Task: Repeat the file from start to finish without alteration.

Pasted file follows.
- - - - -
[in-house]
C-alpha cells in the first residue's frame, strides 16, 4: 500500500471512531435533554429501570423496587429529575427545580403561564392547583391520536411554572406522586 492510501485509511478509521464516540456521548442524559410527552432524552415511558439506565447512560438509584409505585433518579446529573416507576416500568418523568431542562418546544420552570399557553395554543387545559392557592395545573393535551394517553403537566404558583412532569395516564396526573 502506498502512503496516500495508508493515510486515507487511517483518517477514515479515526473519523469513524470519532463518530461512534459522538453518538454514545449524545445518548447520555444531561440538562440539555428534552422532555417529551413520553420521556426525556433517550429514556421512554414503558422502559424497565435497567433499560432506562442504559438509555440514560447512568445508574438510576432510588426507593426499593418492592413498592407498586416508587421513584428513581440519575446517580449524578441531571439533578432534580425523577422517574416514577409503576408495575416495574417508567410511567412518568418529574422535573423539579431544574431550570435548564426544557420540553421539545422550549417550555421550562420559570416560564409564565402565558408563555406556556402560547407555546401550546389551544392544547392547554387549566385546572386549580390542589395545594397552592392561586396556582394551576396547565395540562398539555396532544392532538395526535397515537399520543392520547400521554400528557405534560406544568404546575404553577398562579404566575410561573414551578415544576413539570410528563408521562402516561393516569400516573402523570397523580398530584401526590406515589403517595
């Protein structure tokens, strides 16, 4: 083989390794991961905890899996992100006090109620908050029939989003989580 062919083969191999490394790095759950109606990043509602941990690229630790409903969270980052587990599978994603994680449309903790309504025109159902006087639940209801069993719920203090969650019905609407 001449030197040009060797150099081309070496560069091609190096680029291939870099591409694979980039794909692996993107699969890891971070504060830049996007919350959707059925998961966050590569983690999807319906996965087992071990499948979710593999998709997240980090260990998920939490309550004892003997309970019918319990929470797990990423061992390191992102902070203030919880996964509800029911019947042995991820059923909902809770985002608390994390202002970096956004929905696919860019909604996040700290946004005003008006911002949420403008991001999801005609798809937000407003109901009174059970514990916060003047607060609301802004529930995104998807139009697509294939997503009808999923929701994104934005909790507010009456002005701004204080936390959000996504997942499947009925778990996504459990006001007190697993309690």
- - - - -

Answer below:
[in-house]
C-alpha cells in the first residue's frame, strides 16, 4: 500500500471512531435533554429501570423496587429529575427545580403561564392547583391520536411554572406522586 492510501485509511478509521464516540456521548442524559410527552432524552415511558439506565447512560438509584409505585433518579446529573416507576416500568418523568431542562418546544420552570399557553395554543387545559392557592395545573393535551394517553403537566404558583412532569395516564396526573 502506498502512503496516500495508508493515510486515507487511517483518517477514515479515526473519523469513524470519532463518530461512534459522538453518538454514545449524545445518548447520555444531561440538562440539555428534552422532555417529551413520553420521556426525556433517550429514556421512554414503558422502559424497565435497567433499560432506562442504559438509555440514560447512568445508574438510576432510588426507593426499593418492592413498592407498586416508587421513584428513581440519575446517580449524578441531571439533578432534580425523577422517574416514577409503576408495575416495574417508567410511567412518568418529574422535573423539579431544574431550570435548564426544557420540553421539545422550549417550555421550562420559570416560564409564565402565558408563555406556556402560547407555546401550546389551544392544547392547554387549566385546572386549580390542589395545594397552592392561586396556582394551576396547565395540562398539555396532544392532538395526535397515537399520543392520547400521554400528557405534560406544568404546575404553577398562579404566575410561573414551578415544576413539570410528563408521562402516561393516569400516573402523570397523580398530584401526590406515589403517595
């Protein structure tokens, strides 16, 4: 083989390794991961905890899996992100006090109620908050029939989003989580 062919083969191999490394790095759950109606990043509602941990690229630790409903969270980052587990599978994603994680449309903790309504025109159902006087639940209801069993719920203090969650019905609407 001449030197040009060797150099081309070496560069091609190096680029291939870099591409694979980039794909692996993107699969890891971070504060830049996007919350959707059925998961966050590569983690999807319906996965087992071990499948979710593999998709997240980090260990998920939490309550004892003997309970019918319990929470797990990423061992390191992102902070203030919880996964509800029911019947042995991820059923909902809770985002608390994390202002970096956004929905696919860019909604996040700290946004005003008006911002949420403008991001999801005609798809937000407003109901009174059970514990916060003047607060609301802004529930995104998807139009697509294939997503009808999923929701994104934005909790507010009456002005701004204080936390959000996504997942499947009925778990996504459990006001007190697993309690």